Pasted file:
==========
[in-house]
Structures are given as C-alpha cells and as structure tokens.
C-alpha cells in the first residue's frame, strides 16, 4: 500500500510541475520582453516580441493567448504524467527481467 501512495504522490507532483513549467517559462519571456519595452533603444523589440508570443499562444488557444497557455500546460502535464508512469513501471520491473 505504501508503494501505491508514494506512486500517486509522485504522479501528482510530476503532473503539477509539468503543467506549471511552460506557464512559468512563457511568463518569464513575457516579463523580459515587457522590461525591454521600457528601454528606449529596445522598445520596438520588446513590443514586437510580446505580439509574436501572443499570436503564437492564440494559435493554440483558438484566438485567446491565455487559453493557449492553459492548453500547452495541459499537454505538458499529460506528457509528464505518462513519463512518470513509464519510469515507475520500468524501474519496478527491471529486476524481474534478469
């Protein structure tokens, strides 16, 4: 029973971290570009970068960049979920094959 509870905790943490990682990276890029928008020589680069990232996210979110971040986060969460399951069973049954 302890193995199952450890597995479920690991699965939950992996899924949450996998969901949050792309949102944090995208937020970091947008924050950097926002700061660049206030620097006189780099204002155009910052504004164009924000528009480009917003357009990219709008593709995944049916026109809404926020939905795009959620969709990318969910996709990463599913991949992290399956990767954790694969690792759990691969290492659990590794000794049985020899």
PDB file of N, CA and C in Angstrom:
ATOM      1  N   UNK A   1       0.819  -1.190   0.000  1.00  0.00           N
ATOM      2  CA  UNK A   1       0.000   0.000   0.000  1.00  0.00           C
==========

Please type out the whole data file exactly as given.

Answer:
[in-house]
Structures are given as C-alpha cells and as structure tokens.
C-alpha cells in the first residue's frame, strides 16, 4: 500500500510541475520582453516580441493567448504524467527481467 501512495504522490507532483513549467517559462519571456519595452533603444523589440508570443499562444488557444497557455500546460502535464508512469513501471520491473 505504501508503494501505491508514494506512486500517486509522485504522479501528482510530476503532473503539477509539468503543467506549471511552460506557464512559468512563457511568463518569464513575457516579463523580459515587457522590461525591454521600457528601454528606449529596445522598445520596438520588446513590443514586437510580446505580439509574436501572443499570436503564437492564440494559435493554440483558438484566438485567446491565455487559453493557449492553459492548453500547452495541459499537454505538458499529460506528457509528464505518462513519463512518470513509464519510469515507475520500468524501474519496478527491471529486476524481474534478469
């Protein structure tokens, strides 16, 4: 029973971290570009970068960049979920094959 509870905790943490990682990276890029928008020589680069990232996210979110971040986060969460399951069973049954 302890193995199952450890597995479920690991699965939950992996899924949450996998969901949050792309949102944090995208937020970091947008924050950097926002700061660049206030620097006189780099204002155009910052504004164009924000528009480009917003357009990219709008593709995944049916026109809404926020939905795009959620969709990318969910996709990463599913991949992290399956990767954790694969690792759990691969290492659990590794000794049985020899």
PDB file of N, CA and C in Angstrom:
ATOM      1  N   UNK A   1       0.819  -1.190   0.000  1.00  0.00           N
ATOM      2  CA  UNK A   1       0.000   0.000   0.000  1.00  0.00           C